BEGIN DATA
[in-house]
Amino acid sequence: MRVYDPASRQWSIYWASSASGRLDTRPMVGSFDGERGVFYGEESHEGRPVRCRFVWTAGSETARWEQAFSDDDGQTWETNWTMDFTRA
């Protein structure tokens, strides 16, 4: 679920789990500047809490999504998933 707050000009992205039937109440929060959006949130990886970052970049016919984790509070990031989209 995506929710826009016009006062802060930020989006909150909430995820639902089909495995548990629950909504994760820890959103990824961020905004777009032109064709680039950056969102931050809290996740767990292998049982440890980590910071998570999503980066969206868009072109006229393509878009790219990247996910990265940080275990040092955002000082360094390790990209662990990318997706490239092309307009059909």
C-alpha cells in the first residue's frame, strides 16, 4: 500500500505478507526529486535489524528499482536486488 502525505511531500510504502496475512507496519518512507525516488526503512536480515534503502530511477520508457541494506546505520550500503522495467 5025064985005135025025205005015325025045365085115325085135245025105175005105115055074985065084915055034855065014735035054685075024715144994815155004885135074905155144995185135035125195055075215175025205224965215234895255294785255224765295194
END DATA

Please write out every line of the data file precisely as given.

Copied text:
[in-house]
Amino acid sequence: MRVYDPASRQWSIYWASSASGRLDTRPMVGSFDGERGVFYGEESHEGRPVRCRFVWTAGSETARWEQAFSDDDGQTWETNWTMDFTRA
């Protein structure tokens, strides 16, 4: 679920789990500047809490999504998933 707050000009992205039937109440929060959006949130990886970052970049016919984790509070990031989209 995506929710826009016009006062802060930020989006909150909430995820639902089909495995548990629950909504994760820890959103990824961020905004777009032109064709680039950056969102931050809290996740767990292998049982440890980590910071998570999503980066969206868009072109006229393509878009790219990247996910990265940080275990040092955002000082360094390790990209662990990318997706490239092309307009059909």
C-alpha cells in the first residue's frame, strides 16, 4: 500500500505478507526529486535489524528499482536486488 502525505511531500510504502496475512507496519518512507525516488526503512536480515534503502530511477520508457541494506546505520550500503522495467 5025064985005135025025205005015325025045365085115325085135245025105175005105115055074985065084915055034855065014735035054685075024715144994815155004885135074905155144995185135035125195055075215175025205224965215234895255294785255224765295194